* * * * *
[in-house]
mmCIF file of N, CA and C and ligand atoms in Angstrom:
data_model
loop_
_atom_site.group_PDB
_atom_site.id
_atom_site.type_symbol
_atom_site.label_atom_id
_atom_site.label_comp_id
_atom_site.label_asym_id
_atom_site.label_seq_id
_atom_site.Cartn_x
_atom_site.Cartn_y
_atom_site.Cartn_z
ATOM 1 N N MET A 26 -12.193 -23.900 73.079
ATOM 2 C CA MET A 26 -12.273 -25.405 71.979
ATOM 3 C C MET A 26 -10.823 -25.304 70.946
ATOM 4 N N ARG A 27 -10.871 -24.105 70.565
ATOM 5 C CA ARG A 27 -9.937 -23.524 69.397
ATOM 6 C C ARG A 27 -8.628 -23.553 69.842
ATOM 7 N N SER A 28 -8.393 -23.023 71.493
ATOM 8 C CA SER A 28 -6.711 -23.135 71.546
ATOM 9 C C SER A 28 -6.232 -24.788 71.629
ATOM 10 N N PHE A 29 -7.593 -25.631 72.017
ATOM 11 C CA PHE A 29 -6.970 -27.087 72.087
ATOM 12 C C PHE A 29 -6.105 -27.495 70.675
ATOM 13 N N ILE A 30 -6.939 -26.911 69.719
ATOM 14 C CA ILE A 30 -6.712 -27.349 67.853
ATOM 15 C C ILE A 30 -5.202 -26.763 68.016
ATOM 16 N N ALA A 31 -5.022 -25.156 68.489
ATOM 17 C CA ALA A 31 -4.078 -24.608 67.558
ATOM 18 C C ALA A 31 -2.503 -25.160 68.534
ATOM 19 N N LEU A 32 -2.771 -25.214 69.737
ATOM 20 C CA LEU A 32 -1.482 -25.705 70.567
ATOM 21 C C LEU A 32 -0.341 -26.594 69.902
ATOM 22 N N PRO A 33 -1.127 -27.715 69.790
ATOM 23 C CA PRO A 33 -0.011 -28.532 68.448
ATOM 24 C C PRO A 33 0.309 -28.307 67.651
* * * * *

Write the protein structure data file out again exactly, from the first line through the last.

[in-house]
mmCIF file of N, CA and C and ligand atoms in Angstrom:
data_model
loop_
_atom_site.group_PDB
_atom_site.id
_atom_site.type_symbol
_atom_site.label_atom_id
_atom_site.label_comp_id
_atom_site.label_asym_id
_atom_site.label_seq_id
_atom_site.Cartn_x
_atom_site.Cartn_y
_atom_site.Cartn_z
ATOM 1 N N MET A 26 -12.193 -23.900 73.079
ATOM 2 C CA MET A 26 -12.273 -25.405 71.979
ATOM 3 C C MET A 26 -10.823 -25.304 70.946
ATOM 4 N N ARG A 27 -10.871 -24.105 70.565
ATOM 5 C CA ARG A 27 -9.937 -23.524 69.397
ATOM 6 C C ARG A 27 -8.628 -23.553 69.842
ATOM 7 N N SER A 28 -8.393 -23.023 71.493
ATOM 8 C CA SER A 28 -6.711 -23.135 71.546
ATOM 9 C C SER A 28 -6.232 -24.788 71.629
ATOM 10 N N PHE A 29 -7.593 -25.631 72.017
ATOM 11 C CA PHE A 29 -6.970 -27.087 72.087
ATOM 12 C C PHE A 29 -6.105 -27.495 70.675
ATOM 13 N N ILE A 30 -6.939 -26.911 69.719
ATOM 14 C CA ILE A 30 -6.712 -27.349 67.853
ATOM 15 C C ILE A 30 -5.202 -26.763 68.016
ATOM 16 N N ALA A 31 -5.022 -25.156 68.489
ATOM 17 C CA ALA A 31 -4.078 -24.608 67.558
ATOM 18 C C ALA A 31 -2.503 -25.160 68.534
ATOM 19 N N LEU A 32 -2.771 -25.214 69.737
ATOM 20 C CA LEU A 32 -1.482 -25.705 70.567
ATOM 21 C C LEU A 32 -0.341 -26.594 69.902
ATOM 22 N N PRO A 33 -1.127 -27.715 69.790
ATOM 23 C CA PRO A 33 -0.011 -28.532 68.448
ATOM 24 C C PRO A 33 0.309 -28.307 67.651